Wednesday, July 14, 2010

CBRII: Don't tell Mum I work on the rigs, she thinks I'm a piano player in a whore house by Paul Carter

See, several years ago, I was... well, I'm not entirely sure why, but I was home and watching one of those morning programs that are 70% sales pitches to bored housewives, 25% terrifyingly smiley hosts and 5% actual content. The Smilers were talking to a man who was not one of the usual guest - probably in his mid thirties he was balding, and had none of that artifical charm. This was Paul Carter, the host told me, who's written a book about his experiences working on an oil rig. The book was called 'Don't tell mum I work on the rigs, she thinks I'm a piano player in a whore house.'

I was intrigued.

Paul explained that it was an old rig saying, and that his mum was perfectly aware of what he did for a living; she was, in fact, an oil company employee herself before she retired.
The Smiler asked about a chimpanzee who was a bartender on a rig. Paul told the story of Ah Meng, a chimpanzee who'd been spotted in an Indonesian market by the barge captain and brought back onto the rig. One of the other crew members was a cabinet builder, and he'd built a beautfiul teak bar room below deck, and Ah Meng became it's bartender. She apparently kept the bar brilliantly, and would even make a cocktail if you pointed to a picture of the one you wanted.
Ah Meng had one rule, though. Her stool. If some hapless human (usually a newbie offered the stool by an old hand) sat on her stool, she would 'put down the drink she was making, go over to him, pick him up by the crotch and the neck' and literally throw him the length of the bar, to where a large couch had long ago been set up as a landing area. Apparently, it was even funnier if you could get another new guy to sit on the couch when the first guy sat on her stool.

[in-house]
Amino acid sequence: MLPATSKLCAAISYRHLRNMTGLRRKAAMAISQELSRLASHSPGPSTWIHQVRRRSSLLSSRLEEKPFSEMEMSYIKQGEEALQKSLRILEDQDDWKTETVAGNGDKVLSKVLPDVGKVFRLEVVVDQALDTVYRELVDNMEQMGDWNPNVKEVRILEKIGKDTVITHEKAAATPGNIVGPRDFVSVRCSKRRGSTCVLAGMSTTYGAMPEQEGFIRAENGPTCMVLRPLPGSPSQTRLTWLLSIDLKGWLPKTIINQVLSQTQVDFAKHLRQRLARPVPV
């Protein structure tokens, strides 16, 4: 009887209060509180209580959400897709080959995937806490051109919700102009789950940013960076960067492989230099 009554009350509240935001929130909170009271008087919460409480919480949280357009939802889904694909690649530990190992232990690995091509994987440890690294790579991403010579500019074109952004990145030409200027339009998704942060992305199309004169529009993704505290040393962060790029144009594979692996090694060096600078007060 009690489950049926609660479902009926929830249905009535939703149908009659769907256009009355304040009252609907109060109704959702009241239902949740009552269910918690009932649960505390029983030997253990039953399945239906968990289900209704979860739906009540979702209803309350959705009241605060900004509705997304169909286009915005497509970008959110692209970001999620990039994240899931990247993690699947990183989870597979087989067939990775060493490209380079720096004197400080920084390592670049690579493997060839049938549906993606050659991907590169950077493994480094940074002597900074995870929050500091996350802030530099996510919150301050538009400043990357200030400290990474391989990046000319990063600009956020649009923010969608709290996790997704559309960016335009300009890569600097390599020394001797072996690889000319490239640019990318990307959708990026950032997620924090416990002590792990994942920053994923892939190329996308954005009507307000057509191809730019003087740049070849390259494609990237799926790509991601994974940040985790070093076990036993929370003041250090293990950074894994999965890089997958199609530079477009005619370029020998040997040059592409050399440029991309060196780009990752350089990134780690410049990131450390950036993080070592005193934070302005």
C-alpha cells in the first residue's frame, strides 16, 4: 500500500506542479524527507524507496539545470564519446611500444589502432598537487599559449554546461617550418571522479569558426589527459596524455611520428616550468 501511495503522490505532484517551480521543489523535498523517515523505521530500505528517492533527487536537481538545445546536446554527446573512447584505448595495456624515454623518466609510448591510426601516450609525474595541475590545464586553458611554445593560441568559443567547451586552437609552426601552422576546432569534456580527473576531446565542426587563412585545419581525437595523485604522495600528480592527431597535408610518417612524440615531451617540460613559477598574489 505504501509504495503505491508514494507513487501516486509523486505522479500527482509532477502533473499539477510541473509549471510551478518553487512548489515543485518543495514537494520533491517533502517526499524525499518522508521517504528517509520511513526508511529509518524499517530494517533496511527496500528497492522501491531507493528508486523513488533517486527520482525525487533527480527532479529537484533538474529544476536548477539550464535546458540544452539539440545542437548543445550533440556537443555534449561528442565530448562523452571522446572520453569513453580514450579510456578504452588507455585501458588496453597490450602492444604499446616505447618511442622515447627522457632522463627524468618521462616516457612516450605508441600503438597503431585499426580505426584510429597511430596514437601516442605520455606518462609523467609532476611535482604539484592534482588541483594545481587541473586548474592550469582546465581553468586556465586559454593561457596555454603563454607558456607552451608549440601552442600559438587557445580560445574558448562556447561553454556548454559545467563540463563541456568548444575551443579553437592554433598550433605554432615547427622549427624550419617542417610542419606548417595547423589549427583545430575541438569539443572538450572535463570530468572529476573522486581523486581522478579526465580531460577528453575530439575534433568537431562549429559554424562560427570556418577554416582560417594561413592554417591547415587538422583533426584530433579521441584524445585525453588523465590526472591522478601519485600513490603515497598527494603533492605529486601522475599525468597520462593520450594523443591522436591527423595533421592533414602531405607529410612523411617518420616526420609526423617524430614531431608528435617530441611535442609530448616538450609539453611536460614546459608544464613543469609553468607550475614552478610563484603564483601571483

I resolved to buy this book as soon as possible.

The book is a slap-dash collection of mad adventures and crazy people, exotic locations and dangerous situations. Among other things, Paul has been a bystander during a gun-fight in the Philipines, been held hostage on a rig in Nigeria, came face to face with a full grown seal during a typhoon (in the middle of doing a pirate impersonation) and accidently blew up his beer-drinking, chain-smoking pet monkey. He's had dysentry and an abscessed tooth (both while on long plane flights, and he owes some flight attendents a very good meal). He's watched a mouse kill a scorpion and a guard kill a prostitute (the latter gave him nightmares for months). He's driven his mate 2 hours to the doctors after a massive trucker beat the living hell out of him in a way that made me feel sick. Then he's driven the same mate back to the hospital when a kangeroo when through the poor guy's windscreen and straight into all the metal holding his face together. He's... he's done a hell of a lot, okay? Some of it terrifying, most of it hilarious.

Paul writes very, very well. He's remarkably insightful and well aware of the 'dark side' of the oil industry. He will make you laugh, wince, and swear that he's making it all up. He's a very likable narrator, witty, generous with the compliments towards others and self-depreciating.

Reading (or re-reading, in my case) this book is like sitting down at a pub next to a guy who turns out to have had one hell of an intersting life and is also one of the funniest story-tellers you've ever met. You'll buy him drinks all night, just to keep him talking, and possibly try to set him up with your best friend/sister/yourself. Then, as you stumble out of the pub together, you're accosted by a one eyed man carrying a parrot, who punches you in the stomach then runs away, screaming about fishes eating his toes. Lying on the floor, eyes watering, you look up at Paul, who says 'This sort of thing happens to me all the time.'

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